A quick Google seems to show India is 4th in the world for school shootings in this year with 5 so far, Mexico 2nd with 8 all compared to the US's 1st with 288.A lot of countries have millions of guns and the same thing doesn't happen, also a lot of these countries don't have better mental health care than America For example somewhere India has 71m guns in civilian possession, a lot less per capita but still the access is there, yet I can't remember hearing of a mass shooting at a school in India. At this point it seems to be kind of a cultural thing with disturbed kids in America imitating previous school shooters. It's very bizarre.
In a country of 1.4 billion that's only a 5.3% ownership rate, assuming that each person who owns a gun only owns one. Hell, it's 4.6% here. When the ownership rate is so low they're generally going to be owned by people that actually need them and store them properly.
In America, there are 1.2 guns per person. That's 23x more guns per capita than in India. It's not comparable.
I understand they have less guns per capita, and India was just one example, there are a lot of countries where people have access to firearms and millions of them are spread throughout the population and the same thing doesn't happen.
Part of the problem in viewing this stuff from the outside too is it's hard to comprehend how "foreign" America is if you haven't been.
Very few people understand this.
Their values are just so different to ours, have a conversation with the average American about free healthcare or something - it's like having a conversation with a space alien from another dimension or something. They just don't understand the notion of having a society where everybody contributes for the wellbeing of everyone else in that society regardless of who has the money, because ultimately if you do that - society as a whole is better off.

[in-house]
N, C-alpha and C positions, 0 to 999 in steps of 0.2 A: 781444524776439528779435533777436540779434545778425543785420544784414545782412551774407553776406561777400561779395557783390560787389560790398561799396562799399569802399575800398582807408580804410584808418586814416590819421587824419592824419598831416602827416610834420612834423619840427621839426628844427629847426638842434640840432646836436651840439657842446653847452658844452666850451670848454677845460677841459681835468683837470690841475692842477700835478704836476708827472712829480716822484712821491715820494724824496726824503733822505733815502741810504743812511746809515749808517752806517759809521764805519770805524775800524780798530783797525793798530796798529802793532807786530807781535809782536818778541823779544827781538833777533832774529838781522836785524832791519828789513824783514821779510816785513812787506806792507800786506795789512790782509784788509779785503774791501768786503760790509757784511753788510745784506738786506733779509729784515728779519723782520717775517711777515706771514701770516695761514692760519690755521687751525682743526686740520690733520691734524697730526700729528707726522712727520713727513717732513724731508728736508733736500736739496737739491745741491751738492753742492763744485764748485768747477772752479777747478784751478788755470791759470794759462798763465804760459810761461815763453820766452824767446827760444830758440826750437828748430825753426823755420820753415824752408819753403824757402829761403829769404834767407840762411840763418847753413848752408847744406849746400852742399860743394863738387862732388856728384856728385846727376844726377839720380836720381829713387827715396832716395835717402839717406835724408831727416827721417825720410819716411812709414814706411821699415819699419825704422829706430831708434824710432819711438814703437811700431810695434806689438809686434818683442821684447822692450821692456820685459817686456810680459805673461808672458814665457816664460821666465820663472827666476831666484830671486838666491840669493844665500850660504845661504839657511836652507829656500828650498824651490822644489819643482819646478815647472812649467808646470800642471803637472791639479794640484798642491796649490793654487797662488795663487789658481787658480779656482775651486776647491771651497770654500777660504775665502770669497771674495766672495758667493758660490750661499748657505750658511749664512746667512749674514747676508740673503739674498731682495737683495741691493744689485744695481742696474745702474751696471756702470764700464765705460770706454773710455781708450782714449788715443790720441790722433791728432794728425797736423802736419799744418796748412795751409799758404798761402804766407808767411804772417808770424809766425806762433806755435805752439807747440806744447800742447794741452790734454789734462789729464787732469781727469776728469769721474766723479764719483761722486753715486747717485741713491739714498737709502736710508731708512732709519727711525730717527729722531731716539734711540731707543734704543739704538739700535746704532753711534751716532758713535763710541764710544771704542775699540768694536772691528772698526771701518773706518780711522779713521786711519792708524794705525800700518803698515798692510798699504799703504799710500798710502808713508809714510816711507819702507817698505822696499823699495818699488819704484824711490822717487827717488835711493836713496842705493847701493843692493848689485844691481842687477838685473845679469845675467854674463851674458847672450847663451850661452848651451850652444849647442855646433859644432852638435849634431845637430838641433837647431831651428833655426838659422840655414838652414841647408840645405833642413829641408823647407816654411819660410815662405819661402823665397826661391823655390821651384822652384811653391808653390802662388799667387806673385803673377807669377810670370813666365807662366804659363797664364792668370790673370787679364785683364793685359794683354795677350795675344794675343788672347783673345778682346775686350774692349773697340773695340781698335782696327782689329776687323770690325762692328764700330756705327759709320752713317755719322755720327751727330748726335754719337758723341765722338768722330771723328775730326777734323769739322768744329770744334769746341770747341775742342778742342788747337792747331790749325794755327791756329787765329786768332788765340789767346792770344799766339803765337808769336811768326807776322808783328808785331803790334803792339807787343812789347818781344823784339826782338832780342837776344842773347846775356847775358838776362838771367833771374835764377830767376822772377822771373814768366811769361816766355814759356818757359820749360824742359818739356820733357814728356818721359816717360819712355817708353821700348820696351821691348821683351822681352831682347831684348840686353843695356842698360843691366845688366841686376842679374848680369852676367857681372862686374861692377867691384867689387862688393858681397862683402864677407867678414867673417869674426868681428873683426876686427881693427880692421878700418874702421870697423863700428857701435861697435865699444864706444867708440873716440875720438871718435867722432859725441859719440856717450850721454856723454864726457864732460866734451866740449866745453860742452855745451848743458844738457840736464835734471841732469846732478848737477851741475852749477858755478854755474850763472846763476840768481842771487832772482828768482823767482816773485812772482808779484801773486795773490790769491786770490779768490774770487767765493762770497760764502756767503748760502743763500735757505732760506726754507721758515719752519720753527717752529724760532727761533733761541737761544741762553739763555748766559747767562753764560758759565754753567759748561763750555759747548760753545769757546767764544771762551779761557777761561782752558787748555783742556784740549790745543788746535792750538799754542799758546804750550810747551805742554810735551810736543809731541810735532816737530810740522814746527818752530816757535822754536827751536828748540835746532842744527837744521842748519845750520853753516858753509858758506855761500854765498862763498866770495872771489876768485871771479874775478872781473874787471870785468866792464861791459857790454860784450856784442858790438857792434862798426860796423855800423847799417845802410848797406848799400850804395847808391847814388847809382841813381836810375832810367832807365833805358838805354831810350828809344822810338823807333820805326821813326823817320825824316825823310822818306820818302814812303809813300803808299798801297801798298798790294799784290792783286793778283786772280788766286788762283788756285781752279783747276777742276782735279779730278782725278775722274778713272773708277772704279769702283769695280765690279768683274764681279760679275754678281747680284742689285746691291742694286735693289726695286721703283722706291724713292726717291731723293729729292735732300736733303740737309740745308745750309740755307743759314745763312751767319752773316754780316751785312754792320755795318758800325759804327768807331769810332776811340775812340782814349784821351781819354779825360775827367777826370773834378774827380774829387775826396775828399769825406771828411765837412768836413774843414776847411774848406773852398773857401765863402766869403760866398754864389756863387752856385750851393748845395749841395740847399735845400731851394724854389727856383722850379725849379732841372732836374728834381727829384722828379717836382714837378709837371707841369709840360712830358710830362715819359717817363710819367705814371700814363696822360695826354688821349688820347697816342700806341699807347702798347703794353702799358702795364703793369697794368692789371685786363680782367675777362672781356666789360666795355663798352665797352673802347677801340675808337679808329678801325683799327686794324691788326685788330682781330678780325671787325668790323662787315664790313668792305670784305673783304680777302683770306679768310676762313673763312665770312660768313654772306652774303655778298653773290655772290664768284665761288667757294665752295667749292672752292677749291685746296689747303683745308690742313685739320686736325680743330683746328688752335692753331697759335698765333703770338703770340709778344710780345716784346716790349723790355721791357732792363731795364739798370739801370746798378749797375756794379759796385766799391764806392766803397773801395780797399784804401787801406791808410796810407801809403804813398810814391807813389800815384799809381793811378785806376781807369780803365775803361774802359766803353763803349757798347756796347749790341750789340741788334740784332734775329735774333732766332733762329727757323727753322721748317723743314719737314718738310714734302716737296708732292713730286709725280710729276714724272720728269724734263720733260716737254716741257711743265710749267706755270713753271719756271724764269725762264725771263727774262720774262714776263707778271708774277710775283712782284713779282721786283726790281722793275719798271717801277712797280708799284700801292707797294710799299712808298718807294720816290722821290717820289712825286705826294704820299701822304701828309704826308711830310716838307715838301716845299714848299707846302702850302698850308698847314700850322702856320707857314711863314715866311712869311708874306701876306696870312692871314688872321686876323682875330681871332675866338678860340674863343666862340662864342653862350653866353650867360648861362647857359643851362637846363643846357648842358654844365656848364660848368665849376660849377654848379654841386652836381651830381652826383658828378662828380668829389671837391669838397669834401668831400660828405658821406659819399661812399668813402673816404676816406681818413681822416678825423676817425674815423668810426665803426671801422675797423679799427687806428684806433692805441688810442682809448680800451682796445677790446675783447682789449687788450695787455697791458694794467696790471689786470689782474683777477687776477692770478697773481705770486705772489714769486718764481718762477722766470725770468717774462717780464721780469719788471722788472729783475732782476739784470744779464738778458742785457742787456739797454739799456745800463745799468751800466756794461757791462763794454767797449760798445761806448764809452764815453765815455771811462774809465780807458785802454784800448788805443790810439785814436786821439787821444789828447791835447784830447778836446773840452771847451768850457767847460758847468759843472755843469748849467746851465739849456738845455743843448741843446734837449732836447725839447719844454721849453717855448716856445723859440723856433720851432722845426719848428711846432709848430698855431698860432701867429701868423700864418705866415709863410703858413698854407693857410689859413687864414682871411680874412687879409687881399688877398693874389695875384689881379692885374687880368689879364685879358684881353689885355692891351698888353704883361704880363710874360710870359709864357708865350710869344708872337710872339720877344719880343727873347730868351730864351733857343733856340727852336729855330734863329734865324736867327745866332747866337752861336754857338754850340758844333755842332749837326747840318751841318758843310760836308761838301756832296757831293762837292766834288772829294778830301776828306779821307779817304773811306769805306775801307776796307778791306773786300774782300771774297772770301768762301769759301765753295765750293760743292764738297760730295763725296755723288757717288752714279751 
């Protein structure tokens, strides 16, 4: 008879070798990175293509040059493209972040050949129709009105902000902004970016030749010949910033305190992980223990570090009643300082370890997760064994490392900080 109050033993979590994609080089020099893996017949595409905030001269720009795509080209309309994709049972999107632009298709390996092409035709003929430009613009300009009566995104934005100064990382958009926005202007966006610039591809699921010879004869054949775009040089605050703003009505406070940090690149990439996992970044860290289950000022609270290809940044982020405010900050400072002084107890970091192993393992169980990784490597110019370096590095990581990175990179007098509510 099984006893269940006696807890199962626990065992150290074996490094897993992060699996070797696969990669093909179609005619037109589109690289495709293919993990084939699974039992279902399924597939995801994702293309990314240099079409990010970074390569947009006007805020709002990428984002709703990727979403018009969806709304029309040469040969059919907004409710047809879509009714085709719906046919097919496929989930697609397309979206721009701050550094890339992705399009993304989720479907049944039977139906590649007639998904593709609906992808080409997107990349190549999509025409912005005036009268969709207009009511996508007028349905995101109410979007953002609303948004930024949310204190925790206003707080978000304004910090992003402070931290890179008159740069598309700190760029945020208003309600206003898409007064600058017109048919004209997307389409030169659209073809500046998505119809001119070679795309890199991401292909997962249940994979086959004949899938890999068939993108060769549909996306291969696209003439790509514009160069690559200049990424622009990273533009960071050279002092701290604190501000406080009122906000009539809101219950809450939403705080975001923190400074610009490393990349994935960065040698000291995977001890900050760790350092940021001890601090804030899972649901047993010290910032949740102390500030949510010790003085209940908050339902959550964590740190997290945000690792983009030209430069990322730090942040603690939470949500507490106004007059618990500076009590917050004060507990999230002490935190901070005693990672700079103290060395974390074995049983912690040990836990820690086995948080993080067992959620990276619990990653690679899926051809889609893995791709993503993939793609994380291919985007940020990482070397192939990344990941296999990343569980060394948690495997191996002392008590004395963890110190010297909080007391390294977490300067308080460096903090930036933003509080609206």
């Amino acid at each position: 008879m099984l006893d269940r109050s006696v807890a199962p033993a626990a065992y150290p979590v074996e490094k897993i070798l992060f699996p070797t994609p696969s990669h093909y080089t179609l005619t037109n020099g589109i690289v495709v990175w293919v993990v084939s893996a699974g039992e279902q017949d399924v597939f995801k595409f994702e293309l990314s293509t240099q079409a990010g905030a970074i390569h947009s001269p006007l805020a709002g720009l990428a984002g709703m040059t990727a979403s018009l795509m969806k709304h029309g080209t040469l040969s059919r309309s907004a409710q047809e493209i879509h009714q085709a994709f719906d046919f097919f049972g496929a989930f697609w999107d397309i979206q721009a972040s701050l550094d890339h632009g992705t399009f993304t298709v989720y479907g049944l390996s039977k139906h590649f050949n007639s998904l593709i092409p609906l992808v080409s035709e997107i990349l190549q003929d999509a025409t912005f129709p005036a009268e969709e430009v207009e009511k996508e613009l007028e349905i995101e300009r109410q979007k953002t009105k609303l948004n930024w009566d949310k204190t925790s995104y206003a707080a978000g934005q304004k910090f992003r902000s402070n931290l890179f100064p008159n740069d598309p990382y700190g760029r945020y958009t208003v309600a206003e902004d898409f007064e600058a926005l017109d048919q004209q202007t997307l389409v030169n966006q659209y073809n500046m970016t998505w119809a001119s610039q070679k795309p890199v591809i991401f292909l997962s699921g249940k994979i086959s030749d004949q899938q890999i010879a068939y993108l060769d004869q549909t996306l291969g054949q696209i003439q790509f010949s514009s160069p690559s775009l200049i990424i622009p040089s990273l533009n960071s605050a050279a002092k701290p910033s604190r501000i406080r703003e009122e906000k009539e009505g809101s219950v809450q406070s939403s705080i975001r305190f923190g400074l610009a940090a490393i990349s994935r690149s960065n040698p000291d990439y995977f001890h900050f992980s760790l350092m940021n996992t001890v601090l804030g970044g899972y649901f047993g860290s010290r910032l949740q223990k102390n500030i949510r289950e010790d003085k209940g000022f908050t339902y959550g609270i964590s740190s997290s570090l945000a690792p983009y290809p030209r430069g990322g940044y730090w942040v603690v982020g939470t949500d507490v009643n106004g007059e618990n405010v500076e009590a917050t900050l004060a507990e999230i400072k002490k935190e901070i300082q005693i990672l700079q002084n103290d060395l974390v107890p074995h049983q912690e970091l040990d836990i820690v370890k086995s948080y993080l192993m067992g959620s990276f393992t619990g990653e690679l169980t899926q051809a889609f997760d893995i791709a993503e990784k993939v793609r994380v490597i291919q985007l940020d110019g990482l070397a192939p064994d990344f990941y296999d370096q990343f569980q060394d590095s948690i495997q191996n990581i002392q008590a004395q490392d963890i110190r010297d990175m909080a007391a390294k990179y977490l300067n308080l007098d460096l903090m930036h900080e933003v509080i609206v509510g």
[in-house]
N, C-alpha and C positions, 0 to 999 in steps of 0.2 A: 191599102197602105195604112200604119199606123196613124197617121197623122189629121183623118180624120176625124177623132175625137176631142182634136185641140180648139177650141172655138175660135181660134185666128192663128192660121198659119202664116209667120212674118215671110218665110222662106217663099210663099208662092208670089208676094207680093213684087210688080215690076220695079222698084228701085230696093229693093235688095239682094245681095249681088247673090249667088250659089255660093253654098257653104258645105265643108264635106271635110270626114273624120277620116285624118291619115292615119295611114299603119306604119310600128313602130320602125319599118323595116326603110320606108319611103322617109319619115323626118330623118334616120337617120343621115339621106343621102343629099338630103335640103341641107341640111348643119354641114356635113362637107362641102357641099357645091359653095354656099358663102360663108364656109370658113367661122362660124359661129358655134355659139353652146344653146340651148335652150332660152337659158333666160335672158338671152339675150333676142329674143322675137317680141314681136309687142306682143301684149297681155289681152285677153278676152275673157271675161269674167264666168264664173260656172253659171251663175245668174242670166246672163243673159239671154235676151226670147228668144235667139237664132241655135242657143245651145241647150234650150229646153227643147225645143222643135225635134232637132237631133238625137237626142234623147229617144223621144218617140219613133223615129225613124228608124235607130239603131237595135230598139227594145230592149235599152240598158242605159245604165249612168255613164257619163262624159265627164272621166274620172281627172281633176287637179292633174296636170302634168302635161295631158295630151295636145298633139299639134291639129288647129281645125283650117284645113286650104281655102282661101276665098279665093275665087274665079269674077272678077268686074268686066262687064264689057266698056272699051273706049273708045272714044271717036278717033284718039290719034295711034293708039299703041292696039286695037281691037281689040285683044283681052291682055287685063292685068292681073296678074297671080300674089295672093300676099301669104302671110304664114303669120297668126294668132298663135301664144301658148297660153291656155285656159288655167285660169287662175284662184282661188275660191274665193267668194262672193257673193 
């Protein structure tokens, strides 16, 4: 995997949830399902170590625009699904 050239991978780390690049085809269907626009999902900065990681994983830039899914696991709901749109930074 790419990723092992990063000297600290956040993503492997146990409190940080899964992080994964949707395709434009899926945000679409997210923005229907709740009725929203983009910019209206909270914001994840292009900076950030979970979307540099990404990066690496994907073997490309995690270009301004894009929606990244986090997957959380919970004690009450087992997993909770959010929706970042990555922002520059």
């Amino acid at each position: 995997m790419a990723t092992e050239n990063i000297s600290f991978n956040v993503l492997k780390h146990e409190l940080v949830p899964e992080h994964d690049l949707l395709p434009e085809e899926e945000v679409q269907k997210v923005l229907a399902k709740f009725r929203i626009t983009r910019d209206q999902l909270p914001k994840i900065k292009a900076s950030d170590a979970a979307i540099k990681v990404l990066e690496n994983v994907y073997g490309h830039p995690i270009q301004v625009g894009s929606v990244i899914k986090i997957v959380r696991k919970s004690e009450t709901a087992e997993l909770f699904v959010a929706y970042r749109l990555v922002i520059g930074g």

It's every man for himself, **** the next guy.
Yep, another good point. There are so many jobs tied to the arms sector there that banning guns will mean mass unemployment.Theres too much money to be made from guns and everything around them for the lobbies to allow the US to do anything about their gun issues. Like all things in the US, money explains 99% of the bizarre **** they do.
Which is one of the hard things to get your head around unless you've experienced it, as in general there is a deep seated mutual appreciation. Americans love the Brits and vice versa. I only have to start talking when I'm there and I see people's faces light up. Though due to several hundred years of divergent history we now have some widely differing thoughts on the same subject.Part of the problem in viewing this stuff from the outside too is it's hard to comprehend how "foreign" America is if you haven't been. People assume that because we speak English, have the same stuff, and are thought of as a mini America, that we're similar but in reality, we're miles apart. I've been five times now and it's one of the most "foreign-feeling" countries there are. Their mentality is so completely different to us.
Just as a thought, have they looked at the chemicals and **** that they ingest in their diets and what the long term effects on stuff like that are, they'd probably rather do that than tighten up on the guns thing...
The USA is broken but is so arrogant to see it needs to change..
You seem to be ignoring my point. Yes, 71 million is a big number. But they're spread out very thinly, if only 5% of people own them then they're far more likely to actually need a gun.
They're less likely to treat them like a toy, more likely to secure them properly and if only every 20th person has one that's obviously going to limit access.
The US has more guns in private ownership than the next 48 countries combined. It's absurd.
It's easy to get desensitised to this stuff, but bloody hell this one is awful. I'm in shock.
On the face of it, this post sounds a little crazy. But there has been some reasonable speculation that one of the reasons we (US in particular) had so many serial killers in the 70s is to do with the quantity of lead in the water and how this has the potential to inhibit normal reactions to impulses.
Part of the problem in viewing this stuff from the outside too is it's hard to comprehend how "foreign" America is if you haven't been. People assume that because we speak English, have the same stuff, and are thought of as a mini America, that we're similar but in reality, we're miles apart. I've been five times now and it's one of the most "foreign-feeling" countries there are. Their mentality is so completely different to us.